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Before you get started fly fishing, you will need to purchase a fishing license in the state where you plan to fish. You can even purchase your fishing license online and go fishing that same day.
Learning how to identify the species you catch is a requirement. When you know how to properly identify the fish you catch, you will be able to accurately refer to any size limits, bag limits, or other fishing regulations pertaining to a particular species.
Use the places to boat and fish map or top family spots list to select your location. If the location is near you, and you have time stop by the spot in advance of your actual fishing trip to confirm access points, areas of potential structure, or fish activity, it can be helpful.
Keep in mind that you don't need a lot of tackle or gear to get started fly fishing. Use this basic list of fishing essentials for beginners:
Rod and reel combo
Small tackle box with divided trays
Spool of monofilament fly fishing line (6- or 8-pound test for freshwater fishing)
Round plastic bobbers
Split shot weights
Assortment of hooks in various sizes (size 2 for small bait to size 3/0 for bigger bait)
Pliers (to remove hooks)
Scissors (to cut line or leader)
Learn one line joining knot and one lure or rig knot. Two good knots to start with are the double-uni knot (line joining knot) and the improved clinch knot (for tying your leader to your fishing hook).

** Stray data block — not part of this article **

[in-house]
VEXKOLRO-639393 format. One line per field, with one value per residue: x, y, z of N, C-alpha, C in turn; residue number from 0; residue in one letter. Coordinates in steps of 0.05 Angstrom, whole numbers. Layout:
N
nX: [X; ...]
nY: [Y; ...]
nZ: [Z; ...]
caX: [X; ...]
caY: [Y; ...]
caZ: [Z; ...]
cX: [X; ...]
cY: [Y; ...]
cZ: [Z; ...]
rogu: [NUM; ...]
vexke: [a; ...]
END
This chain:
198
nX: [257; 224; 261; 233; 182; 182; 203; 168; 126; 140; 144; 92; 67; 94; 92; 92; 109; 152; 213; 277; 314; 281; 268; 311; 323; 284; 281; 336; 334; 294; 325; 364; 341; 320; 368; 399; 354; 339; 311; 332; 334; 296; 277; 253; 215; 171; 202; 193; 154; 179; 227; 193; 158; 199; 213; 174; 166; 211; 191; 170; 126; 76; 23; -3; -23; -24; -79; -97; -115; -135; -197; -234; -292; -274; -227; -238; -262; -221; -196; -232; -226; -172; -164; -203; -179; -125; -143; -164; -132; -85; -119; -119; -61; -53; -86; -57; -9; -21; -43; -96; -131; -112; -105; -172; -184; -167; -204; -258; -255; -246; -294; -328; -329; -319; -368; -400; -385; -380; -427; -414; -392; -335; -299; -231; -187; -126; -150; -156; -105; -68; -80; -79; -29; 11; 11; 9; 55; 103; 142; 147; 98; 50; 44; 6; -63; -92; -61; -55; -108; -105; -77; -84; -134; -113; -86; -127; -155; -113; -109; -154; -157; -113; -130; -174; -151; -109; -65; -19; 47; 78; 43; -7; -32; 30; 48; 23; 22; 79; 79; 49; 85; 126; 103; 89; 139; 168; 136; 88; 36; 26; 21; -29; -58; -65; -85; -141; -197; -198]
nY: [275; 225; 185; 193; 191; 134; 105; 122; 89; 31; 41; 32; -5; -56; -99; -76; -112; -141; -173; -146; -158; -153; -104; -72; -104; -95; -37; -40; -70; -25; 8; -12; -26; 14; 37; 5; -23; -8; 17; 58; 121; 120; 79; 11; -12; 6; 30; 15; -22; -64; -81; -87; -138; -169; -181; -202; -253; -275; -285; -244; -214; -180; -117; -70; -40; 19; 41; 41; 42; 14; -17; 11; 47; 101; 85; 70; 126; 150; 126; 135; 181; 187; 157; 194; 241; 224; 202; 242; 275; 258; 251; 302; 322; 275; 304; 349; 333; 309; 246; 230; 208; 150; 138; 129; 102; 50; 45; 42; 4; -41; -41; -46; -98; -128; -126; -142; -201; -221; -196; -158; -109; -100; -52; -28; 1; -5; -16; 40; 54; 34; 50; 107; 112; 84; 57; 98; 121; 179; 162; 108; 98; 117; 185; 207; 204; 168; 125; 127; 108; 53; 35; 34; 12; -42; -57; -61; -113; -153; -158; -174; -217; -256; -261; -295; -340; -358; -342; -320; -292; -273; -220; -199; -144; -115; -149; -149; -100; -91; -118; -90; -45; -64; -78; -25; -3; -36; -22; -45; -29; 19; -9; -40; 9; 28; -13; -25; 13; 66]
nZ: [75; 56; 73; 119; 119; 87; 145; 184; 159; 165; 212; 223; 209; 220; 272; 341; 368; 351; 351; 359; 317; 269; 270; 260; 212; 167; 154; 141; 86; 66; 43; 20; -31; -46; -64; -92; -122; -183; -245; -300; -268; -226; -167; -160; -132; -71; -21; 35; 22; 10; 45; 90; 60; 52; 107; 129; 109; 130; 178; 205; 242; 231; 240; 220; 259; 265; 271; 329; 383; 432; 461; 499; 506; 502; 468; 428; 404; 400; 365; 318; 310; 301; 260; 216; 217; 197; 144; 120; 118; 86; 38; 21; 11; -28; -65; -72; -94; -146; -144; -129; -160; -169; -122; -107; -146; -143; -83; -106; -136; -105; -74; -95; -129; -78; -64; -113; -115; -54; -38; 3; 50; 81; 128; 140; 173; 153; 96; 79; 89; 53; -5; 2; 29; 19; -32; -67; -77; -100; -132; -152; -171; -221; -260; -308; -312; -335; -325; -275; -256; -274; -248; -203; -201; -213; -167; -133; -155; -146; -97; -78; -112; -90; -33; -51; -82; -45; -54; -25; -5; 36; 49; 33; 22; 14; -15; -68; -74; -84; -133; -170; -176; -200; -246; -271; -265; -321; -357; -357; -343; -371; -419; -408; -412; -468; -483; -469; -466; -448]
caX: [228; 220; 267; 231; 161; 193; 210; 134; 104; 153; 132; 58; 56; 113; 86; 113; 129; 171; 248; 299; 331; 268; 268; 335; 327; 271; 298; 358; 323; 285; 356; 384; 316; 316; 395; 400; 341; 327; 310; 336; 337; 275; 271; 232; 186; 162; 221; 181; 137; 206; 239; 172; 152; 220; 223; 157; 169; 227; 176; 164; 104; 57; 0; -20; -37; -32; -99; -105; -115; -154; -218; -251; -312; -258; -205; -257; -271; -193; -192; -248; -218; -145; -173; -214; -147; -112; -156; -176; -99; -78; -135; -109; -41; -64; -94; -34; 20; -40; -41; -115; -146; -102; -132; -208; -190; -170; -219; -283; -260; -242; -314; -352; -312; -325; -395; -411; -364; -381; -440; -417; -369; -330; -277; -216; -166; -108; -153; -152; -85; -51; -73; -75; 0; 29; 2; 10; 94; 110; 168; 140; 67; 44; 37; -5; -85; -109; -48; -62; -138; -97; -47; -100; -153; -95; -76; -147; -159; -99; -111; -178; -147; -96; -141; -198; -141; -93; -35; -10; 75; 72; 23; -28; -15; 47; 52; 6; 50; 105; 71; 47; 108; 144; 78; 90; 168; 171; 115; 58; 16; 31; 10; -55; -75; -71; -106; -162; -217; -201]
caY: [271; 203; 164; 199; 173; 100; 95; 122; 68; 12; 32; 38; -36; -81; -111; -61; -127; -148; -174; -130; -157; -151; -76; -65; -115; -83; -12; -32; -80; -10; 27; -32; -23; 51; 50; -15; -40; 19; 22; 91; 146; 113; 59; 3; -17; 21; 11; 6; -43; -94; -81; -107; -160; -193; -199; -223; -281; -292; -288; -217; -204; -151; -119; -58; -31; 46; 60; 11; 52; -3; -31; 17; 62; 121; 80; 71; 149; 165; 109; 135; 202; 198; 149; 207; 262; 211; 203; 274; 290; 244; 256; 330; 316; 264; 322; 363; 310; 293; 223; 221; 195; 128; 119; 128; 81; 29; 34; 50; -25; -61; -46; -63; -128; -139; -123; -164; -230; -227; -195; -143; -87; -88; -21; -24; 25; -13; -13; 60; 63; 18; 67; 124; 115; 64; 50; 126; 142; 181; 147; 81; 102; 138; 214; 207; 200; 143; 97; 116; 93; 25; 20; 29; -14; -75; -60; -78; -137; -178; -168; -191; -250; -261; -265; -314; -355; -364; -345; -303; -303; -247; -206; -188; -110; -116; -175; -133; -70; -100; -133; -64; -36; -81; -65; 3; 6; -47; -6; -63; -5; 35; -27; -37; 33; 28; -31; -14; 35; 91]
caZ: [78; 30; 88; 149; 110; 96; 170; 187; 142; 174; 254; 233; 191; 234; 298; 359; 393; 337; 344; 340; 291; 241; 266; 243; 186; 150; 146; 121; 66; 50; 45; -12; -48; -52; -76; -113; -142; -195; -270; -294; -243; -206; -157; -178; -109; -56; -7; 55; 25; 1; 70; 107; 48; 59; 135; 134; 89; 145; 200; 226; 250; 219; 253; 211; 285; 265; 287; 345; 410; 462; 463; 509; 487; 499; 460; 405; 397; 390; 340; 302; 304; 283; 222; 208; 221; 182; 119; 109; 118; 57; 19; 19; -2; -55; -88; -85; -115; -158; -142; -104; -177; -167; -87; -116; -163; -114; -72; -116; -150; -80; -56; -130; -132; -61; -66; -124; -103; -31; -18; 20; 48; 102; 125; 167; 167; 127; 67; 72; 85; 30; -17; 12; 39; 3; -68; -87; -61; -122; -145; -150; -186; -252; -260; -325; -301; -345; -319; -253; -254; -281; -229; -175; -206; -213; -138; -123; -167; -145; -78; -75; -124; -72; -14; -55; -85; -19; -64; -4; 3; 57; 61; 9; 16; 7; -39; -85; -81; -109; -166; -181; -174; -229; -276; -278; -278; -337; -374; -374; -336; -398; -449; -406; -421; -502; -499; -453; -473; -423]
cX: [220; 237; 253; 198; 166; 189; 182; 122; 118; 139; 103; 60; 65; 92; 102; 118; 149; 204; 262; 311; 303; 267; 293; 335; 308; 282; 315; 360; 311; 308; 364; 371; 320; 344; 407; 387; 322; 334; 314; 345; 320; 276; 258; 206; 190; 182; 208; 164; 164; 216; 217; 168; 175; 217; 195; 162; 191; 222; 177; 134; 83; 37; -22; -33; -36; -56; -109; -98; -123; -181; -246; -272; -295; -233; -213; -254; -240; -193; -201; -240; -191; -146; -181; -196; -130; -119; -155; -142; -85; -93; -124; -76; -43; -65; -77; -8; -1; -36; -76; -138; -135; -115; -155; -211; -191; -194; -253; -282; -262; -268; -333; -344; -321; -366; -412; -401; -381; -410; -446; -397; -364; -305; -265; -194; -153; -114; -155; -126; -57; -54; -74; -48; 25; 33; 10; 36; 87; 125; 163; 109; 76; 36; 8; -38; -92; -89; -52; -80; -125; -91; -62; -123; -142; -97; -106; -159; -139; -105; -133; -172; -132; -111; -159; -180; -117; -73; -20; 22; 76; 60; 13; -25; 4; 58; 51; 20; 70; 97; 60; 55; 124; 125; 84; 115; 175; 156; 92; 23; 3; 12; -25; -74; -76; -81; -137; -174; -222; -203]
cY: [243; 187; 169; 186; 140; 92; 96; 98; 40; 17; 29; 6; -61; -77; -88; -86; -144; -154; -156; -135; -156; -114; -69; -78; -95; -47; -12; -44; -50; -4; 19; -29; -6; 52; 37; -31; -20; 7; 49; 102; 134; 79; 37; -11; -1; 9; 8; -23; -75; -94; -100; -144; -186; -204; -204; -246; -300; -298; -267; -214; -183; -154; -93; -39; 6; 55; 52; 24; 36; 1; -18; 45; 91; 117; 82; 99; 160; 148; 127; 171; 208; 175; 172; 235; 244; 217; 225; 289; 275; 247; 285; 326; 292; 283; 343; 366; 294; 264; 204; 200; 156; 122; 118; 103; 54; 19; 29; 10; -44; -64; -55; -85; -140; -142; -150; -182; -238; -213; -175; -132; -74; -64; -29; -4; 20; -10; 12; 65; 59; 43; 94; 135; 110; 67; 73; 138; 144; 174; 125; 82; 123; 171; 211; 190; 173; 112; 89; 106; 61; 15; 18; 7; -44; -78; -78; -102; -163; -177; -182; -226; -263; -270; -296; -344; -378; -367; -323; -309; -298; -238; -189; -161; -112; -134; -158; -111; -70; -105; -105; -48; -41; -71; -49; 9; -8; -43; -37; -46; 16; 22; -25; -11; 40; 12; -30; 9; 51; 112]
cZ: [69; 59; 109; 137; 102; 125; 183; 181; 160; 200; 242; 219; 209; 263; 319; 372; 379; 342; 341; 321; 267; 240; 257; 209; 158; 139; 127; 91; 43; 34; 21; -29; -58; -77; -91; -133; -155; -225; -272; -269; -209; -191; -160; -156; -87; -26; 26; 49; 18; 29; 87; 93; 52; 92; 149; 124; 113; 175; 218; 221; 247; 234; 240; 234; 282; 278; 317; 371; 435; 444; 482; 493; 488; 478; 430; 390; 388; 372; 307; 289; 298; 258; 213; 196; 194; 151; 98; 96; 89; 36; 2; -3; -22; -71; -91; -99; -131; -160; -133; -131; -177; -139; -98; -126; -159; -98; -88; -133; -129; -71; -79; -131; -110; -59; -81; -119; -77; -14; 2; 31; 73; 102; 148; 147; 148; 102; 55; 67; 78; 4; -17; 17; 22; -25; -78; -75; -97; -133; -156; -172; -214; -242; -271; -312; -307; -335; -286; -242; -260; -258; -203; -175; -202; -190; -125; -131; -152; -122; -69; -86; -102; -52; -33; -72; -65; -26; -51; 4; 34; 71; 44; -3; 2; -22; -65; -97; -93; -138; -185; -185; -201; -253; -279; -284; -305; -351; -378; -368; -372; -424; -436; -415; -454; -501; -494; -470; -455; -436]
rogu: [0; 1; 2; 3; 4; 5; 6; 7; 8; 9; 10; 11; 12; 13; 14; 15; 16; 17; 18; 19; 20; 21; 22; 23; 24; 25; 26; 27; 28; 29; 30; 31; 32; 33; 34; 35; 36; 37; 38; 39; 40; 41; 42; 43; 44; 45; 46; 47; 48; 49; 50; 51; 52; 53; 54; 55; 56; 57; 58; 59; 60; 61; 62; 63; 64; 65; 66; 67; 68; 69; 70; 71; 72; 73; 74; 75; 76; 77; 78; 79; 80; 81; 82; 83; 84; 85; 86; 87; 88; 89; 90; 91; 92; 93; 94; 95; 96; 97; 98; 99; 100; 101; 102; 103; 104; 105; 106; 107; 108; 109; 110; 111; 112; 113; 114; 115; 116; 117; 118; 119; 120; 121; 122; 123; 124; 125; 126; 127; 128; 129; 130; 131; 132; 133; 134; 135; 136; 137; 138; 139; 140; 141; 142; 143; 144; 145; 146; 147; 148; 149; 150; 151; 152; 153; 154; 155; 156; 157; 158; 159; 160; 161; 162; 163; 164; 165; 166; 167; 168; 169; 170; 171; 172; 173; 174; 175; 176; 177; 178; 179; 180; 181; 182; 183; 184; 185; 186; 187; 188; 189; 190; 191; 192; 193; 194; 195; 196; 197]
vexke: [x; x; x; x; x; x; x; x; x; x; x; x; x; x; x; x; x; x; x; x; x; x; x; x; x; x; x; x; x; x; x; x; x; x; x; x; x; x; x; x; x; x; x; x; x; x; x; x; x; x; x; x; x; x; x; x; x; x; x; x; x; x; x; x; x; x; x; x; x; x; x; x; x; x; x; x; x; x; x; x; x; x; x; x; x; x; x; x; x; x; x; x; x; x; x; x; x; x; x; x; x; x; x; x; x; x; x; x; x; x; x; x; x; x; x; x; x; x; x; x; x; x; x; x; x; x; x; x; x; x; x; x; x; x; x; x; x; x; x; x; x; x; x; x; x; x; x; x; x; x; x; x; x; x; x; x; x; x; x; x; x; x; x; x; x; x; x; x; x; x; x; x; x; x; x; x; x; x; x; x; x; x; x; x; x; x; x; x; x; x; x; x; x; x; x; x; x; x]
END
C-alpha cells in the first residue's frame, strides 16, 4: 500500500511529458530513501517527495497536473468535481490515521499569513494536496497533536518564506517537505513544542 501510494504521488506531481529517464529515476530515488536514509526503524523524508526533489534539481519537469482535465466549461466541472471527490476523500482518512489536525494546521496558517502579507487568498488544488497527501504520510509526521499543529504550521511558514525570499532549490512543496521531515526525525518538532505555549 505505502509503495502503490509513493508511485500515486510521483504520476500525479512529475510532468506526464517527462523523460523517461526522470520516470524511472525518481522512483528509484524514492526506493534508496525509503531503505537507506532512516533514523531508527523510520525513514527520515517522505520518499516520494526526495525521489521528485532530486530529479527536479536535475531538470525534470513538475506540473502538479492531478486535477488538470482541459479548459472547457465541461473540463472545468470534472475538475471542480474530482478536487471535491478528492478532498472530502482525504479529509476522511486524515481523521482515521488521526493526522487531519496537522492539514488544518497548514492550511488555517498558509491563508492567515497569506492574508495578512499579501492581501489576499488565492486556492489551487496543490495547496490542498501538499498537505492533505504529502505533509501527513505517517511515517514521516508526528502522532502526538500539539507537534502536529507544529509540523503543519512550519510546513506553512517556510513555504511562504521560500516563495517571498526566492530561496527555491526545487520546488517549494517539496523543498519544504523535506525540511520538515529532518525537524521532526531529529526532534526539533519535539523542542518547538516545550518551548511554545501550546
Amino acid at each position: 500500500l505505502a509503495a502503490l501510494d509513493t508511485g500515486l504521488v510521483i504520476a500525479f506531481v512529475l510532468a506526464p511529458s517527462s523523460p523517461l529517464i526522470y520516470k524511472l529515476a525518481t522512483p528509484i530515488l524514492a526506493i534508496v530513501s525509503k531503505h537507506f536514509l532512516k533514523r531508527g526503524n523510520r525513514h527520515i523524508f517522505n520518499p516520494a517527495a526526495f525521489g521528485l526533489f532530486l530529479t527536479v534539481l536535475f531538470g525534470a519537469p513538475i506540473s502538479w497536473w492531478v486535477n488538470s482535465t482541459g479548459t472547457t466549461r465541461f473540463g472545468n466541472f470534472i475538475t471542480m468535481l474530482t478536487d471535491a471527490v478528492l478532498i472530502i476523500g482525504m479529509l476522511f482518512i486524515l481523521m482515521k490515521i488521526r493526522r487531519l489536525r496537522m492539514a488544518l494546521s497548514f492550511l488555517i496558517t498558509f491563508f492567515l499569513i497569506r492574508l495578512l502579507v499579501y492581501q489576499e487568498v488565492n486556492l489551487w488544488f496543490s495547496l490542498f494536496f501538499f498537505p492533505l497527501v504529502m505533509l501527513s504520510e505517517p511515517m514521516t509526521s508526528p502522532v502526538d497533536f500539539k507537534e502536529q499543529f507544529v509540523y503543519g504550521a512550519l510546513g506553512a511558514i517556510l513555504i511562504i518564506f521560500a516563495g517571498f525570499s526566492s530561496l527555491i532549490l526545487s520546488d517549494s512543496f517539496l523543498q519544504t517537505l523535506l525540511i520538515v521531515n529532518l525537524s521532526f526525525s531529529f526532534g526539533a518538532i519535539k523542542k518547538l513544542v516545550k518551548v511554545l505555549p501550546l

You will need to know what the fishing laws or regulations are for the species you catch. Fishing regulations are put into place in order to protect our fish populations and waterways for future generations to enjoy.
You can either purchase live bait from a bait or tackle shop or get your own live bait. Live worms, crickets or minnows are good baits to use for freshwater fishing.
Since you have already researched good fishing spots in the area, you know exactly where you want to go to have your first fishing experience. Once you arrive, unload your gear and bait your hook with the live bait that you brought along. Don't forget to use the appropriate sized hook for the type of bait you are using.
If you are using a plastic bobber, you may need to adjust the placement of your bobber on your fishing line depending on the depth of the water in order to get your bait at the appropriate position in the water column.
If you are fishing with circle hooks, remember that you don't need to jerk your rod upwards to set the hook, all you have to do it reel. If you are using standard hooks, then you will need to set the hook by raising your fishing rod into the air quickly. You have your first fish on the line now, how exciting!
Now that you know how to get started fishing, be sure to learn how to release the fish you catch. You won't want to keep all of the fish you catch, so knowing how to release your fish so that it has the best chance for survival is very important.